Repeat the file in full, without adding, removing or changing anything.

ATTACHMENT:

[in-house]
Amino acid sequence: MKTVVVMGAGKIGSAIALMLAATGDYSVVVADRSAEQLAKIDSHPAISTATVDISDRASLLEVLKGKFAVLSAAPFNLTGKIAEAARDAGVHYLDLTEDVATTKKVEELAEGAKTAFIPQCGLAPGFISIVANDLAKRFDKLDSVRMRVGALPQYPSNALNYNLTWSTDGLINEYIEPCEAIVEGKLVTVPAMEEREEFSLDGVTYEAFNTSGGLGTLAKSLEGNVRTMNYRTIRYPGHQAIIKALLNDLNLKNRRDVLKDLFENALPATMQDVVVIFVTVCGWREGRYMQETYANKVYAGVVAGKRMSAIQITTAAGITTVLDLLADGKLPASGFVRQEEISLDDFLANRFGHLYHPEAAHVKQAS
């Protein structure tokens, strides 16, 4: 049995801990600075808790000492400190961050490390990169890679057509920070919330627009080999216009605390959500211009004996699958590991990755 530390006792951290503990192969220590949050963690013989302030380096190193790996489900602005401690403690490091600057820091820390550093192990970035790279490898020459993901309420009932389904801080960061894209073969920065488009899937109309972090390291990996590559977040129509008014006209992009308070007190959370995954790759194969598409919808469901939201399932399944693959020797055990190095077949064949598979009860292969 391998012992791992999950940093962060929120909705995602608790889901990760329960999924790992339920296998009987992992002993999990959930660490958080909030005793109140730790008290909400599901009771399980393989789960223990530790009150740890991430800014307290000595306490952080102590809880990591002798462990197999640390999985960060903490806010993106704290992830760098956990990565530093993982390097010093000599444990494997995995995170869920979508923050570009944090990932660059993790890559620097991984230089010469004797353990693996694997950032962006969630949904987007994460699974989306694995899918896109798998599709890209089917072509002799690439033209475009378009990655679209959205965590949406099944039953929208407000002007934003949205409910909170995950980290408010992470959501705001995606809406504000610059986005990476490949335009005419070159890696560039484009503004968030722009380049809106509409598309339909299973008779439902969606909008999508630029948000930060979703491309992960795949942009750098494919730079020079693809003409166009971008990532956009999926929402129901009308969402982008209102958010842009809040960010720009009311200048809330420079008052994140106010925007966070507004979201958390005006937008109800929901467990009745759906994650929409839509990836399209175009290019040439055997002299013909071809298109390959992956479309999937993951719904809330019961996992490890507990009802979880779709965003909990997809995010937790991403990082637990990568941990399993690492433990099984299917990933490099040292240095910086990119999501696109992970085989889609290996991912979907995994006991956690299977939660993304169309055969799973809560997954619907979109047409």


[in-house]
Amino acid sequence: MKTVVVMGAGKIGSAIALMLAATGDYSVVVADRSAEQLAKIDSHPAISTATVDISDRASLLEVLKGKFAVLSAAPFNLTGKIAEAARDAGVHYLDLTEDVATTKKVEELAEGAKTAFIPQCGLAPGFISIVANDLAKRFDKLDSVRMRVGALPQYPSNALNYNLTWSTDGLINEYIEPCEAIVEGKLVTVPAMEEREEFSLDGVTYEAFNTSGGLGTLAKSLEGNVRTMNYRTIRYPGHQAIIKALLNDLNLKNRRDVLKDLFENALPATMQDVVVIFVTVCGWREGRYMQETYANKVYAGVVAGKRMSAIQITTAAGITTVLDLLADGKLPASGFVRQEEISLDDFLANRFGHLYHPEAAHVKQAS
């Protein structure tokens, strides 16, 4: 049995801990600075808790000492400190961050490390990169890679057509920070919330627009080999216009605390959500211009004996699958590991990755 530390006792951290503990192969220590949050963690013989302030380096190193790996489900602005401690403690490091600057820091820390550093192990970035790279490898020459993901309420009932389904801080960061894209073969920065488009899937109309972090390291990996590559977040129509008014006209992009308070007190959370995954790759194969598409919808469901939201399932399944693959020797055990190095077949064949598979009860292969 391998012992791992999950940093962060929120909705995602608790889901990760329960999924790992339920296998009987992992002993999990959930660490958080909030005793109140730790008290909400599901009771399980393989789960223990530790009150740890991430800014307290000595306490952080102590809880990591002798462990197999640390999985960060903490806010993106704290992830760098956990990565530093993982390097010093000599444990494997995995995170869920979508923050570009944090990932660059993790890559620097991984230089010469004797353990693996694997950032962006969630949904987007994460699974989306694995899918896109798998599709890209089917072509002799690439033209475009378009990655679209959205965590949406099944039953929208407000002007934003949205409910909170995950980290408010992470959501705001995606809406504000610059986005990476490949335009005419070159890696560039484009503004968030722009380049809106509409598309339909299973008779439902969606909008999508630029948000930060979703491309992960795949942009750098494919730079020079693809003409166009971008990532956009999926929402129901009308969402982008209102958010842009809040960010720009009311200048809330420079008052994140106010925007966070507004979201958390005006937008109800929901467990009745759906994650929409839509990836399209175009290019040439055997002299013909071809298109390959992956479309999937993951719904809330019961996992490890507990009802979880779709965003909990997809995010937790991403990082637990990568941990399993690492433990099984299917990933490099040292240095910086990119999501696109992970085989889609290996991912979907995994006991956690299977939660993304169309055969799973809560997954619907979109047409």